I love margaritas as much as the next person (okay, maybe more) but there are times when all I want is a paloma. Palomas are sort of like stripped down margaritas, consisting mainly of grapefruit and tequila. You can make them in various ways, the least fancy of which is just silver tequila and Squirt.

On Saturday we were going to a party so I wanted something relatively quick that I could pack up and take as a pitcher cocktail. I started with this Rick Bayless recipe but because we were using fresh grapefruit juice (I get it from the Trader Joe's refrigerated section) that has basically no sweetness, I knew we'd need to play with it. I swapped in a little bit of tangerine juice to balance out the grapefruit juice and then made a basil simple syrup instead of just using regular sugar, which I find never dissolves well.

pitcher palomas
{pitcher palomas}

This cocktail will take a bit of adjusting because so much depends on your juice. Have a tasting glass nearby and take tiny sips as you go along so you can get it where you want it.

Pitcher palomas (makes enough for a crowd, about 15 large drinks)
1 1/2 cups lime juice
3 cups fresh grapefruit juice
1 cup tangerine juice (or OJ, or just more grapefruit juice)
4 cups silver tequila (basically a full 750 ml bottle)
~ 1/3 cup basil simple syrup, or regular simple syrup
~ 24 oz sparkling water (I used Le Croix grapefruit flavored water)
Ice, for serving
:: Mix the juice and the tequila together. Add simple syrup to taste. I think I ended up using about 1/3 cup, just enough to take the edge off the grapefruit. If you are using bottled grapefruit juice, which is sweeter, you might not need any syrup at all. If you prefer a sweeter drink, you may need quite a bit more.

:: You can either top with the sparkling water or have it available for people to add to their liking. How much water you add will mostly be determined by the setting. If I were pouring a round of cocktails pre-dinner at home, I might add just a splash of water. But when I make pitcher drinks for parties I tend to use more. People drink more at a party and they drink faster so I find it's better to make the drinks a little lighter so they can sip longer. If you taste as you mix and stick with flavored water, you'll ensure that it doesn't end up tasting watered down, just refreshing.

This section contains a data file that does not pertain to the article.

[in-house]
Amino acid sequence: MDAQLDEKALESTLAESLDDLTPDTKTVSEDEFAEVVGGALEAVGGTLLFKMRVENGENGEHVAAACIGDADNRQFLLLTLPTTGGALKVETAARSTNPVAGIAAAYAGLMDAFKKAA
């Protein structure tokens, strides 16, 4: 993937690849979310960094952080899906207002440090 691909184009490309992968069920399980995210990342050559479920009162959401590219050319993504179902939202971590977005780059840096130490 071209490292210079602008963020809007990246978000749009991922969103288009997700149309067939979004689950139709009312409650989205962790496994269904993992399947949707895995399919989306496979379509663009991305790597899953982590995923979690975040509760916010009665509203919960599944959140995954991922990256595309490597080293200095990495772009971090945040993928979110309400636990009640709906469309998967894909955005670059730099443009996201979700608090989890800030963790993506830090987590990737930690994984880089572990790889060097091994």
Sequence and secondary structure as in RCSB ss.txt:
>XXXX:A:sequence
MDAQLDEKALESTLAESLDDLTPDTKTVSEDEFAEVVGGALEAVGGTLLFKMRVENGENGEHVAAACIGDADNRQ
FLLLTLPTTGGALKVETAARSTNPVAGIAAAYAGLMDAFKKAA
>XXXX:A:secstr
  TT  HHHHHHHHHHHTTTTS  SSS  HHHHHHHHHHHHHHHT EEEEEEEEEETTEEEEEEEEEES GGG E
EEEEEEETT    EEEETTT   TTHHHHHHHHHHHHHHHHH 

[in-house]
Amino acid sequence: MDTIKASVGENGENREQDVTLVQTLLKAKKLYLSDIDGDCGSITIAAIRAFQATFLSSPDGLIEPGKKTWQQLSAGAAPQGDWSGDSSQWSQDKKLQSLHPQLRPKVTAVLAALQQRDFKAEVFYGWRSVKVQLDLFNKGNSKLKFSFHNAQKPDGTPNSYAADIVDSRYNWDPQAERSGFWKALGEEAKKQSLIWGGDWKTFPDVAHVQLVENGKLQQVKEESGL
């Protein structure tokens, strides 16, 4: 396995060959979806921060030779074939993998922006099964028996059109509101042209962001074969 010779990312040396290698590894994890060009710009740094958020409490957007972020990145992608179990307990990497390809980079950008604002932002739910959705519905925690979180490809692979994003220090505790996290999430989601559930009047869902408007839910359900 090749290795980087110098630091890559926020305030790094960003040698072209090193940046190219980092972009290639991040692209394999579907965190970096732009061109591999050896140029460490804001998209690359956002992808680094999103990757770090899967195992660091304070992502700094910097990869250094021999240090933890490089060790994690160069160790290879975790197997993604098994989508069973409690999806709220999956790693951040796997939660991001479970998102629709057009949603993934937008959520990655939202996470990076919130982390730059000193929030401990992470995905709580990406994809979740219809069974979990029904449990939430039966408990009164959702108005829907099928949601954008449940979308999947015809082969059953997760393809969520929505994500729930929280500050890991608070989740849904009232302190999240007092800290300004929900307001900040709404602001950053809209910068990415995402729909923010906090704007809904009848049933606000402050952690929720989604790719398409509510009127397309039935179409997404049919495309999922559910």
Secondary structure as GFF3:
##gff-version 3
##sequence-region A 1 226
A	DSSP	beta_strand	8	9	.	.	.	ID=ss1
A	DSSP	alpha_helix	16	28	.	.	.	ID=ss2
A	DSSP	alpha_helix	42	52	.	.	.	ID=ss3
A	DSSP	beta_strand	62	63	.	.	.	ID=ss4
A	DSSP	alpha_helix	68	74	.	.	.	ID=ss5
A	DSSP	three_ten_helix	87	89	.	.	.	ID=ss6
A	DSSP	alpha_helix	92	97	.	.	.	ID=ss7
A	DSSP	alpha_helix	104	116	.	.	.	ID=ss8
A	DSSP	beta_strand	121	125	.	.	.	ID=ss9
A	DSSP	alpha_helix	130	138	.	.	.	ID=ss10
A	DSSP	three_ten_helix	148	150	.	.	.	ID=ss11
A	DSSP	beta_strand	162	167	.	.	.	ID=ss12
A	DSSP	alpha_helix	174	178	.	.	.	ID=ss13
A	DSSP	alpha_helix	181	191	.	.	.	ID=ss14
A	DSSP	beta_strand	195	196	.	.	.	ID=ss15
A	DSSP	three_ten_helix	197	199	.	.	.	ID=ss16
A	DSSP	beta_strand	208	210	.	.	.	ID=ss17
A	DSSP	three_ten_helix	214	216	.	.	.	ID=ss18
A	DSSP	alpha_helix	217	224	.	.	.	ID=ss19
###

Basil simple syrup (makes about 3/4 cup)
1/2 cup water
1/2 cup sugar
Large handful of basil leaves
:: Bring the water and sugar to a gentle boil, stirring to make sure the sugar dissolves. Toss in the basil leaves, stir, and turn off the heat. Allow to cool before straining.

You can keep the leftovers in the fridge for a week or two. If you don't have basil, leave it out and just make regular simple syrup.

I always use my flip top bottles when I bring drinks to a party. I write on them with a black sharpie, including a short description of the drink so that people hunting through the cooler can decide if it appeals to them The sharpie will come off with soap and water when you're ready to wash it.